Southwest Regional Reports

Desert Rose for the Southwest

This unusual succulent will be an instant conversation starter in your summer garden

Desert rose blooms with stunning, hot pink, hibiscus-like flowers all through the warmer months of the year. Photo: Bernard Spragg

Desert rose (Adenium obesum, Zones 10b–12) is a slow-growing succulent that delivers beautifully deep pink blooms throughout the summer in the Southwest. You can now find hybrids that have orange, red, and striped flowers, but pink is still the most common color of blooms that you’ll find available. This plant, also known as sabi star and mock azalea, originates from Africa, Madagascar, and the Middle East, which is why it thrives in warm desert climates. If you live below Zone 10b, you’ll have to bring it indoors for the winter. While this may be a houseplant for most of us during the winter, it’s extremely common in the Southwest and thrives outdoors in the summer.

Beware of overwatering and sunburn

Caring for your desert rose can be a bit tricky at first. Knowing how much water it needs and when will make or break your success. Since it’s a succulent, it does OK with some dry spells, but overwatering will cause it to rot. However, its native deserts have rainy periods that prompt its growth spurts. As a result, you should water it regularly in the spring and summer, although you will still want the soil to dry out between waterings. It loves warmth and sunlight, but the leaves can scorch in the summer heat, so finding it some midday shade will prove very beneficial. Its soil quality is also very important to its health. It needs well-draining cactus soil mixed with some lava rock or sand to avoid root rot.

Adenium obesum
Certain cultivars bloom with orange or red flowers. Photo: Laurel Startzel

Fertilize at the right time, and beware of bugs

Fertilize your desert rose during its growing period (spring and summer) with a half dose of a 20-20-20 plant food, but be sure to stop the fertilization during the winter when it goes dormant. While caring for your plant, keep an eye out for mealy bugs, spider mites, and scale. If you see any of these pests, I recommend using a cotton swab soaked in alcohol to address the problem areas. If necessary, spray your entire plant with alcohol to clear out the pests. Use a ratio of 1 part alcohol and 7 parts water when spraying to kill all pests while avoiding drying out the plant.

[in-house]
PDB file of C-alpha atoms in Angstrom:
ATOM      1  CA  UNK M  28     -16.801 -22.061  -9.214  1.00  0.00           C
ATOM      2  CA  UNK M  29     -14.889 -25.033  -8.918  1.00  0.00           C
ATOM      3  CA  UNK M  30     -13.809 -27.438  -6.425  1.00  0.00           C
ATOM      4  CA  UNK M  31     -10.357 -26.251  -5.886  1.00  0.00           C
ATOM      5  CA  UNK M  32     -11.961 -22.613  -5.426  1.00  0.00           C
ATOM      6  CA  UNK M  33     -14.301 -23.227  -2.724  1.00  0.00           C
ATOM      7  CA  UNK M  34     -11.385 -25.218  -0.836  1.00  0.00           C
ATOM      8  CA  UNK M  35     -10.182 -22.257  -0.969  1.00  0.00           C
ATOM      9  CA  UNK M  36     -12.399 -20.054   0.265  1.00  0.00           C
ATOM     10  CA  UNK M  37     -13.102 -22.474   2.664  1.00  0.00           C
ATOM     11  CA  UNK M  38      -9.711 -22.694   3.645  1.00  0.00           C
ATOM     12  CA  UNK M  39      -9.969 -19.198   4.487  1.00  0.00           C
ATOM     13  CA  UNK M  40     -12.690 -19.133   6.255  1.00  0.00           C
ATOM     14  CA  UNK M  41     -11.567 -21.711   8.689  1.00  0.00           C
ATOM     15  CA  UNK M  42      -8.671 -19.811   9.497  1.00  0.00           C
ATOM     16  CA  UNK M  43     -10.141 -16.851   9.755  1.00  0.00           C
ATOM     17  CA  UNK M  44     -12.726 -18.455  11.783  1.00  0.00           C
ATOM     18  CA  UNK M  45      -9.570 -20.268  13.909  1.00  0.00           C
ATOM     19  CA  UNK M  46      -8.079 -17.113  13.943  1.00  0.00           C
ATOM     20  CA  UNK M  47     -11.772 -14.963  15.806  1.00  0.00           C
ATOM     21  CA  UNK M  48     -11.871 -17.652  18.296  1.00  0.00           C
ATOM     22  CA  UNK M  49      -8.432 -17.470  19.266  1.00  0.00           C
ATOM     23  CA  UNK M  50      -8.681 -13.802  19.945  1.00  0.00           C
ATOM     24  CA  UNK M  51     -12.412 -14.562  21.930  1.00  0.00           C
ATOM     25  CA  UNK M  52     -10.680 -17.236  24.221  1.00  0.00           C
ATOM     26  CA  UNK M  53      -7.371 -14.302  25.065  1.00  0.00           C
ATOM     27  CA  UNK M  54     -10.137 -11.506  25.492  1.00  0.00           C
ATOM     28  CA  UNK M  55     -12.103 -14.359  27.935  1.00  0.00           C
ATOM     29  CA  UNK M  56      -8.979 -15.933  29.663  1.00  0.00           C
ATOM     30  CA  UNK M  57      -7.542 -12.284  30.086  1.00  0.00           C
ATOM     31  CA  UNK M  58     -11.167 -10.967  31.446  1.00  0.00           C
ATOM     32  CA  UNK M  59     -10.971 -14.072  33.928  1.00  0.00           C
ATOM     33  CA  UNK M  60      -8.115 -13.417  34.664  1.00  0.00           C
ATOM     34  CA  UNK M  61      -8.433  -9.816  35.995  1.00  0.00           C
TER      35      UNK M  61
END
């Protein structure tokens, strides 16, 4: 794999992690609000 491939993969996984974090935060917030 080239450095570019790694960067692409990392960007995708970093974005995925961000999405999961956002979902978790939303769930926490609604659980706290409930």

Guard yourself, your kids, and your pets against sap

Desert rose, although stunning, can be extremely toxic to both humans and pets. The plant produces a milky sap that contains lethal toxins. I highly recommended wearing gloves when handling your desert rose. If you have curious pets, please keep the plants out of reach. To give you an idea of the caution you need to take when growing this plant, the sap contains cardiac glycosides—which is used to create poison arrows in Africa for large game hunting, .

deser rose trunks, caudices
Desert rose plants grown from seed develop large, swollen trunks called caudices that grow larger and rounder as plants age. Propagated plants may be missing this distinctive feature. Photo: Laurel Startzel

Propagation yields mixed results

Although I’ve never tried propagating a desert rose, it is possible. You can use branch cuttings to propagate this plant, although what you may find is that the new plants will not produce a caudex, which is the large swollen trunk this plant is known for. The propagated stems tend to be skinnier and less characteristic of a typical desert rose.

Desert rose is truly a gorgeous plant that will inevitably be a conversation piece within your garden or home. It has been said to resemble a bonsai with its unique, swollen trunk and crownlike flower structure. Whether in bloom or not, desert rose offers extraordinary visual interest. You will not be disappointed by adding this succulent to your garden.

—Sheila Schultz and Laurel Startzel are a mother-daughter duo who founded Denver Dirty Girls Container Gardening while living in Denver and have continued their business since moving to Tucson, Arizona.

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